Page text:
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Archive for May, 2013

blksinblks1. It’s All About Me
As we grow up, we talk about the reader (or viewer) “identifying with the story” and “identifying with the hero”… basically we mean that the story has to be “all about me.” As reader (or viewer) I have to be the hero, and I take that journey. I don’t just hear the story, I am part of the story… the biggest, most important part. It’s my story. It’s me. As writer or filmmaker that’s a very powerful place to place your audience.

2. I Want To Hear It Again!
We love to hear the same story over and over and over again. Kids can hear the same book read but minutes after hearing it the first time. They will correct you if you get part of the story – or sometimes even a word – wrong. As we age, we do like to see some of these same stories played with… although we still expect certain story points and twists to be met. The trick is figuring out which ones are game for tweaking without alienating the audience.

3. It’s Magic!
Kids live in a world of magic. Nature is magic. Stories are magic. Science is magic. Illusion is magic. There is much science and illusion in filmmaking to craft the magic of stories. Don’t lose the connection to the world of magic so you can see the joy that you (as filmmakers) are crafting.

Anyone who teaches knows the student often teaches the teacher. What you have recently learned from the students and kids around you?

In the meantime…

Cheers & a good shoot to you,
Deb

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kite1 + 1 = 3.

North of Superior is an IMAX movie from the beginning of IMAX. This magic moment was made in the editing room (as many magic movie moments are):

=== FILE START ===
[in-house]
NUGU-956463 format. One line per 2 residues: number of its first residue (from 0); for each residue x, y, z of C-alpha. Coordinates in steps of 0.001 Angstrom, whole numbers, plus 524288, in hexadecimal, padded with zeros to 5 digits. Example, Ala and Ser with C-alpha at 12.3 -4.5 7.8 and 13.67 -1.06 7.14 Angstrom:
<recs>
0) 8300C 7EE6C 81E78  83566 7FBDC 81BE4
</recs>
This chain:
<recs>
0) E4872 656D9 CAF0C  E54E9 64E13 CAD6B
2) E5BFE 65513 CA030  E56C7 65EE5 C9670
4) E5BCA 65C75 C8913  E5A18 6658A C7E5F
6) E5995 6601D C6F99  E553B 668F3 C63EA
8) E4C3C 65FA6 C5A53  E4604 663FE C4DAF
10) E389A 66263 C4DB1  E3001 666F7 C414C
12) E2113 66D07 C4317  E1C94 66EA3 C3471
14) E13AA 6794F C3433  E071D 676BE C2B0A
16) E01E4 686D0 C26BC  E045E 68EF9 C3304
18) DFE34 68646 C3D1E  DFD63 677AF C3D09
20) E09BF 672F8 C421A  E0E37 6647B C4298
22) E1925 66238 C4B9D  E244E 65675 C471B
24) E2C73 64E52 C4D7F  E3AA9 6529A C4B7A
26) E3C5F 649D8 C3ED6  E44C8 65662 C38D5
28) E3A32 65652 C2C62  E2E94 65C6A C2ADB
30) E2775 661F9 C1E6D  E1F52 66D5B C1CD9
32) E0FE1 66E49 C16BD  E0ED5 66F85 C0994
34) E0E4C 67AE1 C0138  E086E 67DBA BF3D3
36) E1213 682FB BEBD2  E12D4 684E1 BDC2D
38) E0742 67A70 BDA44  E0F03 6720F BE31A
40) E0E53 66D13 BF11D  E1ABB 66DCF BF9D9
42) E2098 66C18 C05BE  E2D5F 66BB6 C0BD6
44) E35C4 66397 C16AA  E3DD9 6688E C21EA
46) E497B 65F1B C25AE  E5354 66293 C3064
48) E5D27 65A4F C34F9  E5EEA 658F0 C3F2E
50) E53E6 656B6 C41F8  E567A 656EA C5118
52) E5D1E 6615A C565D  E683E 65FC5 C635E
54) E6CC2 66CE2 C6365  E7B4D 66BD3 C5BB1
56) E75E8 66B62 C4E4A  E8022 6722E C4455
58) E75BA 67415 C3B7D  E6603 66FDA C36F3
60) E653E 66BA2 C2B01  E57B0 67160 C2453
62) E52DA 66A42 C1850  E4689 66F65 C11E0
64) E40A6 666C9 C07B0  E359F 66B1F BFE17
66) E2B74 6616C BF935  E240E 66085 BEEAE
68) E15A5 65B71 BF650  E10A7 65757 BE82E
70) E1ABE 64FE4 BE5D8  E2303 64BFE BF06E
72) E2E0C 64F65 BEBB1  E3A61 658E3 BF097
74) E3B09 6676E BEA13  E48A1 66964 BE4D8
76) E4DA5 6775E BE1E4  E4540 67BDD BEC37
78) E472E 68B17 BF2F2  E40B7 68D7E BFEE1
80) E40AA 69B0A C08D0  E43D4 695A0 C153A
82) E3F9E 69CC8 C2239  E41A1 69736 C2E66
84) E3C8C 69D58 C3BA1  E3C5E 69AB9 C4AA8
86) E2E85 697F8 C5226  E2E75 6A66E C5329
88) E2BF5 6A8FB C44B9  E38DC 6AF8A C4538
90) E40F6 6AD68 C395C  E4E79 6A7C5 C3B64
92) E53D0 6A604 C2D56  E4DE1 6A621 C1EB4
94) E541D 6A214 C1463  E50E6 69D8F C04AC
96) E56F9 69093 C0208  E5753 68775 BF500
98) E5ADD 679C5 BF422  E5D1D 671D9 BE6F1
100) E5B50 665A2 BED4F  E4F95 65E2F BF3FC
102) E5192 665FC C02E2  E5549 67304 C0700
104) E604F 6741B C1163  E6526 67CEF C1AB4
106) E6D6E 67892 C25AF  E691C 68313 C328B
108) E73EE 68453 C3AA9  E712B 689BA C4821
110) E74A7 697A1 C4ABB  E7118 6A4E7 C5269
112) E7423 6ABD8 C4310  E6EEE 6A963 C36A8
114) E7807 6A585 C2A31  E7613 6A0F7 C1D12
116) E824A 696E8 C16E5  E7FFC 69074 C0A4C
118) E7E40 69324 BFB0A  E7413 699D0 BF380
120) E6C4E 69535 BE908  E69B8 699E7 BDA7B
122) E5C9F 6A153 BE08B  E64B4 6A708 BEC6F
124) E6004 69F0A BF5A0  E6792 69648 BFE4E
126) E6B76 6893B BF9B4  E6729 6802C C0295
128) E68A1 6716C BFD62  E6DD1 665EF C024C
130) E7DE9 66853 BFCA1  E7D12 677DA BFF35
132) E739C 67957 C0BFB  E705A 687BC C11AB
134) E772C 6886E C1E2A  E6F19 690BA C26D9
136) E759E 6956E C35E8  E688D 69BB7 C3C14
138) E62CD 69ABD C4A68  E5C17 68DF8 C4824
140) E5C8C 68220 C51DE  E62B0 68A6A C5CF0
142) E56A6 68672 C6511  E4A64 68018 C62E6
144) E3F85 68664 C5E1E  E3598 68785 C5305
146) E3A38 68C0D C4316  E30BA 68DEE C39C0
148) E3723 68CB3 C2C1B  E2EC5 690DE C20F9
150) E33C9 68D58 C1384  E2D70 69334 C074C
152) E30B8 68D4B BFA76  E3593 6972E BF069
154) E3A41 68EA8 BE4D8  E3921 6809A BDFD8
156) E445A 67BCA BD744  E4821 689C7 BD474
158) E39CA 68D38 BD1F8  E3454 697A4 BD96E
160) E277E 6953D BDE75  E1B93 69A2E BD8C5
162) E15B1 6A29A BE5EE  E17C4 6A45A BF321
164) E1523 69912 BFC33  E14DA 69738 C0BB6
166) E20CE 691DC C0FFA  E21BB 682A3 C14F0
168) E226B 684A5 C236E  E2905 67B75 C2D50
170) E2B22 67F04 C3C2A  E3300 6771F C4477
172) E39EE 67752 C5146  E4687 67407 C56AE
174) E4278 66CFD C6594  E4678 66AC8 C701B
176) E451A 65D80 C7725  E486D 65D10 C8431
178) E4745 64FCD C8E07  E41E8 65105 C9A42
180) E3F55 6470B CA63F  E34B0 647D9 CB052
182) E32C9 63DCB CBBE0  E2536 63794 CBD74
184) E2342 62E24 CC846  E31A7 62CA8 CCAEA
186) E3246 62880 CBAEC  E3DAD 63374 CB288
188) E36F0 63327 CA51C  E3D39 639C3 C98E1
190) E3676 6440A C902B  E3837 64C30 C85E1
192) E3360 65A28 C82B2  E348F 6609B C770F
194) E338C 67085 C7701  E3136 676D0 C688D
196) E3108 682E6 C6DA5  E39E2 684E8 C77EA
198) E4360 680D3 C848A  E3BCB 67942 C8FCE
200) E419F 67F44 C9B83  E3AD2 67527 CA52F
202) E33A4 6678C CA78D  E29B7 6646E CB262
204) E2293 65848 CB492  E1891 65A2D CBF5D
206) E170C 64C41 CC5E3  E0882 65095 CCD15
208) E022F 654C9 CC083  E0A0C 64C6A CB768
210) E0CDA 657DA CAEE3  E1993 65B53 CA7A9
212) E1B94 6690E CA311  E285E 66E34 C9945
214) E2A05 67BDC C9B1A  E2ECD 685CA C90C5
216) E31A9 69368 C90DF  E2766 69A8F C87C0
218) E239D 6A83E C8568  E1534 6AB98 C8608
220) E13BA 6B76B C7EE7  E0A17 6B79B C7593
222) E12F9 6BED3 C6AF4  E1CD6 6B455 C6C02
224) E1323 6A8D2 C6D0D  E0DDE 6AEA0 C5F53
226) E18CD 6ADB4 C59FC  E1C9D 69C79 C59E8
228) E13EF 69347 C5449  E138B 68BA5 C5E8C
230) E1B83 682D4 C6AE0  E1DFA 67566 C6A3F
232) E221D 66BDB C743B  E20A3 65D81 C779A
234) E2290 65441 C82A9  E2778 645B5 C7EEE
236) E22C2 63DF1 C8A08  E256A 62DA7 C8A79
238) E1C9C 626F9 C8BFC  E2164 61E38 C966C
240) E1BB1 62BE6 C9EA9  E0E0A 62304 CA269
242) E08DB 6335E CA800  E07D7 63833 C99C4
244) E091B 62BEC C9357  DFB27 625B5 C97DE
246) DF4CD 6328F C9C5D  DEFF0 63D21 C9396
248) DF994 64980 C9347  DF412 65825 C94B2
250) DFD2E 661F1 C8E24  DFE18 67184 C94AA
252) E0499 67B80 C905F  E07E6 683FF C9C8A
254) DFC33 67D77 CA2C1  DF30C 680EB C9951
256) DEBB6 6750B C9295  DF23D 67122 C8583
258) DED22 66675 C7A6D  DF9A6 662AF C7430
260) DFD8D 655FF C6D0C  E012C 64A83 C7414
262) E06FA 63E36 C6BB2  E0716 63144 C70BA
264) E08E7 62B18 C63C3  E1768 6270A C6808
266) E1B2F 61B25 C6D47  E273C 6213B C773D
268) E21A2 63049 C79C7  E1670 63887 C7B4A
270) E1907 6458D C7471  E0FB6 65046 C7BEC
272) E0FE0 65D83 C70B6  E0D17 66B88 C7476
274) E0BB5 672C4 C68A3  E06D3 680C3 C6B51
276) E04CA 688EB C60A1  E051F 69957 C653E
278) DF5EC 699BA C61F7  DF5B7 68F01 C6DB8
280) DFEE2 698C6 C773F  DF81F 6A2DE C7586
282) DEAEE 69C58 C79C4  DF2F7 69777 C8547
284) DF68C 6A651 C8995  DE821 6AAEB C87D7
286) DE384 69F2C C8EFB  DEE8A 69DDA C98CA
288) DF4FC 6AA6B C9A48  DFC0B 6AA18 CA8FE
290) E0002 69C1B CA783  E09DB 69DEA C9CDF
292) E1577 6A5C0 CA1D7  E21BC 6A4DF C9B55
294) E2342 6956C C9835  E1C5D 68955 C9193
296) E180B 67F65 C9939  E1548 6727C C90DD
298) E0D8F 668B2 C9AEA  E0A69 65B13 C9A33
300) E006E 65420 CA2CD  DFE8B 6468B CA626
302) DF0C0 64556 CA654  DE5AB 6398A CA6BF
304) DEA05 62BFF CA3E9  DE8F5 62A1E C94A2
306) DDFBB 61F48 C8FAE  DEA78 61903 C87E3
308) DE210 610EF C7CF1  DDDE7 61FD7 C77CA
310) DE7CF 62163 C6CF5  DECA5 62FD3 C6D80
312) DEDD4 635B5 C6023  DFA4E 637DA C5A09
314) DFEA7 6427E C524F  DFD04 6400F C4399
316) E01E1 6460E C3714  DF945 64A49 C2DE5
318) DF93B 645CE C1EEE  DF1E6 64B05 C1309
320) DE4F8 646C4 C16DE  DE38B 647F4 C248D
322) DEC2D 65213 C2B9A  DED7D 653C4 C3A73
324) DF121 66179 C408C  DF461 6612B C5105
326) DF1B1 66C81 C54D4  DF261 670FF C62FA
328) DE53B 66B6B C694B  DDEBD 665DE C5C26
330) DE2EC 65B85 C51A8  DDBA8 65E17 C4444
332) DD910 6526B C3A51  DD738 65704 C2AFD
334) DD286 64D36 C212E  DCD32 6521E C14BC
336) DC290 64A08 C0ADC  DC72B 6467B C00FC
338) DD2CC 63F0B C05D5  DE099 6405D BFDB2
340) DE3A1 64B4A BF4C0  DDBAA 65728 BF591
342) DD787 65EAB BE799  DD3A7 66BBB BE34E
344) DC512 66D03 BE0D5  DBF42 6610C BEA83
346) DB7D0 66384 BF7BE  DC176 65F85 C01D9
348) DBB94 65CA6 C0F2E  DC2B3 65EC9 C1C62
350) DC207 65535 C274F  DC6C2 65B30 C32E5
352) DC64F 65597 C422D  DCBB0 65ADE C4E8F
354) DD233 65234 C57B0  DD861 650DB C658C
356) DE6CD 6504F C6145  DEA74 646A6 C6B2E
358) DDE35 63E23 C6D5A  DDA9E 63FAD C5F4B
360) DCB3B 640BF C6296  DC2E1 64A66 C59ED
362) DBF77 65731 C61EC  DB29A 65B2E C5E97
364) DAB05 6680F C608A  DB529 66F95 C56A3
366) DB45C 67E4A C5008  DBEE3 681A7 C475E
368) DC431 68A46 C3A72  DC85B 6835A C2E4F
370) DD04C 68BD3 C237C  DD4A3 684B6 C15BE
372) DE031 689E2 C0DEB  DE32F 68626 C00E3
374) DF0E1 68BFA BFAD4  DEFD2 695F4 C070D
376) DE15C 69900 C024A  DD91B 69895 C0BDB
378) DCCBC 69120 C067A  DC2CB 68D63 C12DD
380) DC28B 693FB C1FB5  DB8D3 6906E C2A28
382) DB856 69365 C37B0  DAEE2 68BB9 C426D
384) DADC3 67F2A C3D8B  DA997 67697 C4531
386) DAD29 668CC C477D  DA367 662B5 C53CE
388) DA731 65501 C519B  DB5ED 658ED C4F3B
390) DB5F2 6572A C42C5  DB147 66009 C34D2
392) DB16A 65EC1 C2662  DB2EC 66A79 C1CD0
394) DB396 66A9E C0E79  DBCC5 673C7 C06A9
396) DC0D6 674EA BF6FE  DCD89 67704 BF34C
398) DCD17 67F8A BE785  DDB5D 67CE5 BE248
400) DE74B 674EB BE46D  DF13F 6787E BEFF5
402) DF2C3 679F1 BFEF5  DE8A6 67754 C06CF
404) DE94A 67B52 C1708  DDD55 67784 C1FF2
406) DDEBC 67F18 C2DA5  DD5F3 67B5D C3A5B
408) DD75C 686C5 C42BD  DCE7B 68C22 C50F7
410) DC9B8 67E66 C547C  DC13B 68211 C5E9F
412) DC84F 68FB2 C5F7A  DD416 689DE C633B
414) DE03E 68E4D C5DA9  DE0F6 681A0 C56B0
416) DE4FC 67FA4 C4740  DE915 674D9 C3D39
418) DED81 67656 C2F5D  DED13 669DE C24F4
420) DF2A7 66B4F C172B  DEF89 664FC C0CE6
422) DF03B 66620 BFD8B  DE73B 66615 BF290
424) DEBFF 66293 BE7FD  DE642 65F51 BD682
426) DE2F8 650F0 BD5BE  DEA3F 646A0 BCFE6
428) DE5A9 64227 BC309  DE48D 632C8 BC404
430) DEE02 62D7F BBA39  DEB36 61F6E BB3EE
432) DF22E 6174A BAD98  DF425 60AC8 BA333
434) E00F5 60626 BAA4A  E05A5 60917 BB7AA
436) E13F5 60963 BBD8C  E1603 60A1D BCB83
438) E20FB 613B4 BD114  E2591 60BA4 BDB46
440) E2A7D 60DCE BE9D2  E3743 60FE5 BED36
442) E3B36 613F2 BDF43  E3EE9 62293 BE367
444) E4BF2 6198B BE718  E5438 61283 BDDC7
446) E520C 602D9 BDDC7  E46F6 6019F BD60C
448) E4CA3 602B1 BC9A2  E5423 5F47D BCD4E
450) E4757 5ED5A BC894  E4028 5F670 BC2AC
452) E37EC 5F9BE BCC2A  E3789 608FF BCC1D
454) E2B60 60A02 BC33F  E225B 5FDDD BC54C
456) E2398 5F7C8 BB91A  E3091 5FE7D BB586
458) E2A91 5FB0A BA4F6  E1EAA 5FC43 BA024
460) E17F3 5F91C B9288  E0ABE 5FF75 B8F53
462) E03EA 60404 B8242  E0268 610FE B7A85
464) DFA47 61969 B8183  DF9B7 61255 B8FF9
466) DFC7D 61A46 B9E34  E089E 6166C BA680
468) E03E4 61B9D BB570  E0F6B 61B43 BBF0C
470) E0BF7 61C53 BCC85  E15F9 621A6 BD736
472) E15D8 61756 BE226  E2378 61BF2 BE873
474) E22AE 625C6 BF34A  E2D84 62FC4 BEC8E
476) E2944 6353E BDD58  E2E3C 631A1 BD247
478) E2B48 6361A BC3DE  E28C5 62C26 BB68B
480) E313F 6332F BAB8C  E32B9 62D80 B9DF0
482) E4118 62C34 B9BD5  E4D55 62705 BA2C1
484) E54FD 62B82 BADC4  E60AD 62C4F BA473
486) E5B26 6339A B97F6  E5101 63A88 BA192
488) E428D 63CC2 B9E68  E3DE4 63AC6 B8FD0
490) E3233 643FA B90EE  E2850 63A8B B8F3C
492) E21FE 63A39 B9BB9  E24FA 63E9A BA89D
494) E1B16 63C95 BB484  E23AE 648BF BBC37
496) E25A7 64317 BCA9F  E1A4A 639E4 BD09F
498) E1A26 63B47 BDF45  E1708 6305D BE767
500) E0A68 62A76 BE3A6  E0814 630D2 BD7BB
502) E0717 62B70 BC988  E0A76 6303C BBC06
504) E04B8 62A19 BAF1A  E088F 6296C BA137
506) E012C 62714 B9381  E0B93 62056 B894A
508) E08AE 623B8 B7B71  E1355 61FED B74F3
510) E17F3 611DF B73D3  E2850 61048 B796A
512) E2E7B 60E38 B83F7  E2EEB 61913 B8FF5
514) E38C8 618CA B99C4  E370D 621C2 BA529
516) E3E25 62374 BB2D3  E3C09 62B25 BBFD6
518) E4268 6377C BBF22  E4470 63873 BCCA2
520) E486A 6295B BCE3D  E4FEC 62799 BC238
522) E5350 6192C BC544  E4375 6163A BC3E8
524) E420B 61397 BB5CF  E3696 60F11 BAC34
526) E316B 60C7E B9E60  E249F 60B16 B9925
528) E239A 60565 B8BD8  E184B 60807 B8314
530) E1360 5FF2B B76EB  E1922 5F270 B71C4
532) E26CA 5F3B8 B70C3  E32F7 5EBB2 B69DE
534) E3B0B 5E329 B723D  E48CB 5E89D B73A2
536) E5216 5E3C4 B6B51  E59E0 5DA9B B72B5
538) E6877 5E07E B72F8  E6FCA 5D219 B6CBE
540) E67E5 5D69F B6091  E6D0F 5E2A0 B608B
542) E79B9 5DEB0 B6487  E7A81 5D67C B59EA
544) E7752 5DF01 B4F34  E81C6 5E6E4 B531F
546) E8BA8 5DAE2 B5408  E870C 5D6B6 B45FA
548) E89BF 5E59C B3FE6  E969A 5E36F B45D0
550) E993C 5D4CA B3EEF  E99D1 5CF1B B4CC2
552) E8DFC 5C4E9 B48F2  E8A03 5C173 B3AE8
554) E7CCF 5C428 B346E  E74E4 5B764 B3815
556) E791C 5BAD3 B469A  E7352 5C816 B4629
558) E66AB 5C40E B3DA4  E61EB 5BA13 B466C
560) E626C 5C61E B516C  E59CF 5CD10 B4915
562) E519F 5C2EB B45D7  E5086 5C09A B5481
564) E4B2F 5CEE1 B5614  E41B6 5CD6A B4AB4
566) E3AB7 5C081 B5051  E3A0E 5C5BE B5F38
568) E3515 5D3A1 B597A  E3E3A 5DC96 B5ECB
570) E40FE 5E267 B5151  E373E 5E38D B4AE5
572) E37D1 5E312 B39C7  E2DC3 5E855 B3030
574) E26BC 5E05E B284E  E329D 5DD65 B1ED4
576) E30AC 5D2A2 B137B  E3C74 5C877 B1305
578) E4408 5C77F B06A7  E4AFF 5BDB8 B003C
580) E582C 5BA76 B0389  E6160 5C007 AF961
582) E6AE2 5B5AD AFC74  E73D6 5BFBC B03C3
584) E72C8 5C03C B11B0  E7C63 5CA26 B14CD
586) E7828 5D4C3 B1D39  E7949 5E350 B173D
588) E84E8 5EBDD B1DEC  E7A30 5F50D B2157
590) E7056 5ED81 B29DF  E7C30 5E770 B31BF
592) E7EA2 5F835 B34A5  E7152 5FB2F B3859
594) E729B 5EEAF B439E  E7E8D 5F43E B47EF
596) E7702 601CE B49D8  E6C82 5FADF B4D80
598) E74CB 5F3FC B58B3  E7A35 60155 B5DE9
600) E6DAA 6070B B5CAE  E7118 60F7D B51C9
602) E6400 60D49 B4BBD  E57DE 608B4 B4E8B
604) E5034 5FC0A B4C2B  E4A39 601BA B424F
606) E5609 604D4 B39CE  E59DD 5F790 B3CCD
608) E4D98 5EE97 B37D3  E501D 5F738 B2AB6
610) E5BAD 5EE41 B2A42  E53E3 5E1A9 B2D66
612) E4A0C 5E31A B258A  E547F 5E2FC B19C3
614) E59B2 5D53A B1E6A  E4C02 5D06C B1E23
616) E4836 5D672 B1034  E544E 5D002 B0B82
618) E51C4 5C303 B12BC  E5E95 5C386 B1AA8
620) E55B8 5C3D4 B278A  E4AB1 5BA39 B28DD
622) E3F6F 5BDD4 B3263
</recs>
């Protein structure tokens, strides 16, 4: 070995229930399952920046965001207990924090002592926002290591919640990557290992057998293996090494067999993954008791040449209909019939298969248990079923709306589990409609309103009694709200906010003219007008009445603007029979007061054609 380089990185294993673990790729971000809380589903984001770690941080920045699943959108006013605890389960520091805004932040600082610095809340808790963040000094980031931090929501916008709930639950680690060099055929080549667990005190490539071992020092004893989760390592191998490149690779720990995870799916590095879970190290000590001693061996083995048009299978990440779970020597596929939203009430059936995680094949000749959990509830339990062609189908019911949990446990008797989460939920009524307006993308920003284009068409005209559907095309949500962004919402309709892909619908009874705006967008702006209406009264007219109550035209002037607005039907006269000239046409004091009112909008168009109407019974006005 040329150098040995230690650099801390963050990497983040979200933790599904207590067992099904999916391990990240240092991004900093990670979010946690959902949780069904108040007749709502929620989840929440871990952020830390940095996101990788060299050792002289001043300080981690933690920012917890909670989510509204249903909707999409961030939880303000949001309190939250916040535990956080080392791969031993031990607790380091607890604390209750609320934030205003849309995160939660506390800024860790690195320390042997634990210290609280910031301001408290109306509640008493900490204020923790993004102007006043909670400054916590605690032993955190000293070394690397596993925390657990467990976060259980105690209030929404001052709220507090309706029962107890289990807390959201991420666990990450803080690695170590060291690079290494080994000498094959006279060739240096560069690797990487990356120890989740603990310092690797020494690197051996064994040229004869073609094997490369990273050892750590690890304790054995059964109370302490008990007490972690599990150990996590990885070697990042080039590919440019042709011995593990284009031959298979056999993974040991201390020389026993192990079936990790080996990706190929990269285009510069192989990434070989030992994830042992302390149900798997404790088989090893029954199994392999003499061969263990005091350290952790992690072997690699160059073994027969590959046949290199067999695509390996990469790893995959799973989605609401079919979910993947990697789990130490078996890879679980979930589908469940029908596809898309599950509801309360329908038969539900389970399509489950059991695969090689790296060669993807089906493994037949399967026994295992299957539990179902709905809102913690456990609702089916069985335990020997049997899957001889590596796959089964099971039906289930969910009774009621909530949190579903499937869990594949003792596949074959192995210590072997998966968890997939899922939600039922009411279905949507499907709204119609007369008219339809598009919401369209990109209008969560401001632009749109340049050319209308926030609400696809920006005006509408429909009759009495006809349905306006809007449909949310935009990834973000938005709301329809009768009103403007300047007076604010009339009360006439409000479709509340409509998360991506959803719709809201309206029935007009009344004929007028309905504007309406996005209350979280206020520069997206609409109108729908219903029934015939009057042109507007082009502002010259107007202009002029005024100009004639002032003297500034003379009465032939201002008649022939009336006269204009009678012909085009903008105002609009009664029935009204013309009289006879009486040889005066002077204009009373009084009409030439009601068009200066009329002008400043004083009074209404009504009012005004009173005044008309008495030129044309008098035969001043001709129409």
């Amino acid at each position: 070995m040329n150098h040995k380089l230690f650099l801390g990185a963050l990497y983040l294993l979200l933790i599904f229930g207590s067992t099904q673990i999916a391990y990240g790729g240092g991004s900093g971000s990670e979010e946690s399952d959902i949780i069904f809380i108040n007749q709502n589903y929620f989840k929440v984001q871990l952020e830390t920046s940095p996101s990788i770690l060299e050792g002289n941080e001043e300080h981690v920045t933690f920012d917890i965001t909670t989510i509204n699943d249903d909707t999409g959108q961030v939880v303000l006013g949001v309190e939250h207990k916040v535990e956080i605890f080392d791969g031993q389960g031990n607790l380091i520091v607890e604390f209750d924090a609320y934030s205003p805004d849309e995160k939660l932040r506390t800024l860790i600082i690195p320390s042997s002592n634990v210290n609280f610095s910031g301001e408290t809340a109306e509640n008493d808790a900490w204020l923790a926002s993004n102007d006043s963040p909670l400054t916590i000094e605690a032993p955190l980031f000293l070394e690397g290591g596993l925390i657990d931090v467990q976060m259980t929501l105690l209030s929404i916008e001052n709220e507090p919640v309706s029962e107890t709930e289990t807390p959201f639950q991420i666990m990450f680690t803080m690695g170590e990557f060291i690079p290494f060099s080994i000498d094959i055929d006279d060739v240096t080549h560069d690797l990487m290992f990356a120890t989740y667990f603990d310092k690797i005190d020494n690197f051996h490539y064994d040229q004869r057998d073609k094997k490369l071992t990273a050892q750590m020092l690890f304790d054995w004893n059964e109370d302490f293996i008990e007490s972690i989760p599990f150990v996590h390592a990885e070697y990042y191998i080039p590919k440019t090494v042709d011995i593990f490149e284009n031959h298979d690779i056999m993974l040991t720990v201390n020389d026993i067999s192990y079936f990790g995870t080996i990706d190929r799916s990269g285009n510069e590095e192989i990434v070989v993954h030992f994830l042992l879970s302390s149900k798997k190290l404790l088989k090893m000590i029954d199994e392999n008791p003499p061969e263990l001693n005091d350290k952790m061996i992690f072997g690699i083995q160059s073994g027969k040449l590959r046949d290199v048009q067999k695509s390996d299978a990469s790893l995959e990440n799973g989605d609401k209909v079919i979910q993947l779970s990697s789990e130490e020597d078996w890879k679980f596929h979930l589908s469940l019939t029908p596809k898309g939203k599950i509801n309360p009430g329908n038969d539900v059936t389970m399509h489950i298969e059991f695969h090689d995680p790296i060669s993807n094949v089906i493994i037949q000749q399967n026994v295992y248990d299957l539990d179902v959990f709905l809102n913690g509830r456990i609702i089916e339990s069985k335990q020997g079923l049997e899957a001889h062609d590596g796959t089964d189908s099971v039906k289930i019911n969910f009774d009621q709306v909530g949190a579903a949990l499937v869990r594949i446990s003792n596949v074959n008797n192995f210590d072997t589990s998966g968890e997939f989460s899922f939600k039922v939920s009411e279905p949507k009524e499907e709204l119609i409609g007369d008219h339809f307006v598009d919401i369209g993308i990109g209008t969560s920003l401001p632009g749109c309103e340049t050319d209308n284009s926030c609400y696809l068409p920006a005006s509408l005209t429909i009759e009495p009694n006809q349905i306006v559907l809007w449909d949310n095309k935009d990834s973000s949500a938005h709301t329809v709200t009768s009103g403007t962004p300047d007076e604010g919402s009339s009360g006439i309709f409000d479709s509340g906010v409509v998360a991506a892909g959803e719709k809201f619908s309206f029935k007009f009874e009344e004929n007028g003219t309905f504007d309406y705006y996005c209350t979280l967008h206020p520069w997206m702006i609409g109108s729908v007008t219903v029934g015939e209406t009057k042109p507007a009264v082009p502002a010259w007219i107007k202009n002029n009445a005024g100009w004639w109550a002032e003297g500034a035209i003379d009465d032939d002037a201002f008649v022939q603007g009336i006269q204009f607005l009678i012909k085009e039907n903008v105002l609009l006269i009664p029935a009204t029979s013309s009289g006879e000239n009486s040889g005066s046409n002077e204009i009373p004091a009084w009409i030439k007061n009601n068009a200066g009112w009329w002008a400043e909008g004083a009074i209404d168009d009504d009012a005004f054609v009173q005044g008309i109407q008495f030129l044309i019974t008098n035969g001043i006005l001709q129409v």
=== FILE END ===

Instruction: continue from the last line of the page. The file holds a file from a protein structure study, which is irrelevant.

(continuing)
Outside on a breezy day. An abandoned lot serves as a park. Children have handmade kites from empty bread bags and sticks. So much laughter, so much joy, as they run around. You can’t help but smile, remember the carefree times of your own past. Resonating.

Cut.

The front of a well-cared for church. Mostly adults, well-dressed. Gathering, greeting. Filing into the building. Smiles all around, though more reserved behaviour. So much more grown up.

No narrator needs to tell us the story between these two shots. One cut and we know it. They are no longer only two separate shots showing us a glimpse of life north of Lake Superior; they are so much more. They show us who we are… as we were and as we are now. How, too, we have “grown up”. What did we trade in our own path to growing up?

Don’t forget the bread-bag, kite-flying you inside you. He or she is still there.

Cheers & a good shoot to you,
Deb

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flwr-carI know, I know… TV shows debut on air in September, not in May. But coming from a production background, I always think of May as the real start of the TV season. Many television shows start production about now.

It also reminds me of my first TV job as a P.A.. After I was hired I found out that a deciding factor had been that I had mentioned “own a car” on my resume. Figure that! It wasn’t the only factor, but it was one of them.

I had included the mention of my car on my resume very reluctantly, and bowed to the insistence of another. I didn’t see how owning a car had anything to do with my skills and abilities, and isn’t that what a resume is all about? Of course that was a time before I started hiring P.A.s and when I found out that for an entry-level position my skills and abilities at the time were pretty inconsequential. It was more about my attitude first and foremost, and then later, on the job, I could prove my skills and abilities in action. For production at the time, my car would provide production with an easy extra vehicle to get the work done… my including it was (apparently) demonstrating my forethought about what production might need.

So, if you’re considering applying for that P.A. job on your first production, open your mind to what it means to anticipate the needs of production and then go ahead and tell them what you can offer. It just might make the difference for you to secure that first job.

All the best & a good shoot you,
Deb

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